The official student newspaper of University of Wisconsin-Eau Claire since 1923.

The Spectator

The official student newspaper of University of Wisconsin-Eau Claire since 1923.

The Spectator

The official student newspaper of University of Wisconsin-Eau Claire since 1923.

The Spectator

Student housing theft trend continues

A trend of theft and burglary can be found in UW-Eau Claire student housing areas. There have recently been numerous reports of theft from autos and residential burglaries throughout the central district of Eau Claire, which encompasses the majority of student housing in the Water Street area.

Lieutenant Chad Hoyord of the Eau Claire Police Department said that crimes in the Eau Claire area can be reported on the phone or online. Each case reported in person is filed with the Eau Claire police, and each case reported online is filed separately and available to the public by visiting a site called

Hoyord analyzed both the police reports and the online reports in order to get an idea of how often the crimes are occurring.

“Based off of both HT and crime mapping, there was a total of six thefts from auto and 11 residential burglaries. That was from the time frame of August 25th to September 16th,” Hoyord said.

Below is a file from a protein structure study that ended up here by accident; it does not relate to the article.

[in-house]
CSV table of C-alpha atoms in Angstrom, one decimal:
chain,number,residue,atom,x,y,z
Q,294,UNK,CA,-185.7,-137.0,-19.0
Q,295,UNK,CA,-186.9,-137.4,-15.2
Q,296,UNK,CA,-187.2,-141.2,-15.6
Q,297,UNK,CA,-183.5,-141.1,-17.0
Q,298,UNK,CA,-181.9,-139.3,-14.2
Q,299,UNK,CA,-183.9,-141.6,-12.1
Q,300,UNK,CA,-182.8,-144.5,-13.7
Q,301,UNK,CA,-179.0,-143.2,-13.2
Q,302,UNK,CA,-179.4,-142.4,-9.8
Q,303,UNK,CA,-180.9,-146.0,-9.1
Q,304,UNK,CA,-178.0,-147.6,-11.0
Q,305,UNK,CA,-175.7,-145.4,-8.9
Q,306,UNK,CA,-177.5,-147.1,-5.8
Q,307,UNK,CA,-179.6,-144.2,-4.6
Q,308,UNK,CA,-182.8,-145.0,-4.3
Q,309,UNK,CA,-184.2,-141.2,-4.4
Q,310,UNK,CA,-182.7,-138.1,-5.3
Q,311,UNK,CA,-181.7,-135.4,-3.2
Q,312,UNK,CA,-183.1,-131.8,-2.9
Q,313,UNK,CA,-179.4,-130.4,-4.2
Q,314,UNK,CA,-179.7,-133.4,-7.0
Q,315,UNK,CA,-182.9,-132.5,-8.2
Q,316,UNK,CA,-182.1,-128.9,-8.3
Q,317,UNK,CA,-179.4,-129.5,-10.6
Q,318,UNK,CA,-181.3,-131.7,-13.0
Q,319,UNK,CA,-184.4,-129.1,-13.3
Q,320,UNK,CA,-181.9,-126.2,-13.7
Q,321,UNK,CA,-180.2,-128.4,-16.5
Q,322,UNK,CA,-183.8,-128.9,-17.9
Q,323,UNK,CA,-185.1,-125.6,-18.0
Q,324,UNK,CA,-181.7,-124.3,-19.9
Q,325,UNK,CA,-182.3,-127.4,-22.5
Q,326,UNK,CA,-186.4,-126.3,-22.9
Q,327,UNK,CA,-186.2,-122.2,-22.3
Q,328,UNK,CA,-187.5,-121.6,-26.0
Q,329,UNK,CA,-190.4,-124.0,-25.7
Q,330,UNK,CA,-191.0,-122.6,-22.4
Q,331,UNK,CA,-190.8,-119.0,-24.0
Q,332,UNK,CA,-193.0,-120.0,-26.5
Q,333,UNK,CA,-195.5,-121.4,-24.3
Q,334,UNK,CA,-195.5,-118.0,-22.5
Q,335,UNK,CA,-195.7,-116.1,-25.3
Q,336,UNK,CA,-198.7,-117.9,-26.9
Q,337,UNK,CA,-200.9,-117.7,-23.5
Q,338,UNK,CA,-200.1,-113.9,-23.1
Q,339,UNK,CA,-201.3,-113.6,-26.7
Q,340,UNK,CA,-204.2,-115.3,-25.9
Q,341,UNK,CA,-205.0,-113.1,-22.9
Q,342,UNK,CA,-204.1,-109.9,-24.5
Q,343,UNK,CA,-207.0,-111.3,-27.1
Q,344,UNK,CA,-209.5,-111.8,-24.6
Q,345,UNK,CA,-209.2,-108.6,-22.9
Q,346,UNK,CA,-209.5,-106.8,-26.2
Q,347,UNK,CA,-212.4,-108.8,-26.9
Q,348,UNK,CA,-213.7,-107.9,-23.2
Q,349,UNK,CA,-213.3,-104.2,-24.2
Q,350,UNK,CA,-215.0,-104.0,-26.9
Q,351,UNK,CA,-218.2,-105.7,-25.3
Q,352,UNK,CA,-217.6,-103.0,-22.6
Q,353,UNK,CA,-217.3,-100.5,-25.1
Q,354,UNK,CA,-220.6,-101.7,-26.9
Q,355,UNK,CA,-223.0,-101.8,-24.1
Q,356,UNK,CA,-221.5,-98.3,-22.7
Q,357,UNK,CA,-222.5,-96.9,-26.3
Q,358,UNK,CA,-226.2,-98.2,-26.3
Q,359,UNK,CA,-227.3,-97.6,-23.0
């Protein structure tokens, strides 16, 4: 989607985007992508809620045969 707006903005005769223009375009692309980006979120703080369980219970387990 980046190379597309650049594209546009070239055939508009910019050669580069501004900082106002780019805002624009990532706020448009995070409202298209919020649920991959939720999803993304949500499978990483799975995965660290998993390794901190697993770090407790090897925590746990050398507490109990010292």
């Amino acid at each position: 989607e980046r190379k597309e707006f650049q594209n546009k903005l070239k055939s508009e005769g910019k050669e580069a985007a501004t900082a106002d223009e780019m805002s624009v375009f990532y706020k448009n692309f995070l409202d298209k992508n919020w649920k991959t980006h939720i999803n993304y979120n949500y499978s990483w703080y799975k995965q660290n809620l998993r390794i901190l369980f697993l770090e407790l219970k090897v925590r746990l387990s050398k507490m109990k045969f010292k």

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During the same time period in 2011, Hoyord reported 10 thefts from auto and six residential burglaries. In 2010, there were 10 thefts from auto and five residential burglaries.

“It appears as if the total activity level is comparable. It’s just that levels for burglary and theft from auto tend to flip back and forth,” Hoyord said.

Senior Adam Montee lost money and a set of golf clubs to theft in late July.

“I hadn’t really heard of it before when it happened, but since it happened I’ve heard a bunch of people’s cars have been broken into,” Montee said. Approximately $1000 worth of money and golf clubs were taken from his unlocked car.

According to Hoyor, failure to lock doors seems to be a theme in many instances of theft.

“As for the house (burglaries), the majority of them are left unlocked when these things happen,” Hoyor said. “Keep your stuff locked up.”

Many reports of theft and burglary include the disappearance of change and small items. (Junior?) Carissa Jobe referenced a man known as the Pillowcase Bandit who has been known to enter houses via windows or unlocked doors and fill a pillowcase with things like change, canned food, and DVDs.

“They steal a bunch of household items… It’s creepy,” Jobe said. The supposed bandit stays away from big-ticket items with serial numbers like televisions and computers, but will take money.

According to Hoyord, students should always make sure to lock the doors of their vehicles and their houses in order to keep their belongings safe. In addition, he suggested having landlords install motion lights, taking valuable belongings out of cars, and getting to know neighbors in order to watch over each other’s houses.

To report a crime, a person may either call the Eau Claire Police non-emergency number at (715) 839-4972 or file a self report on their website.

“If there’s something in progress, if you’ve got somebody breaking into your house at the time, you’ll want to call 911,” Hoyor said.

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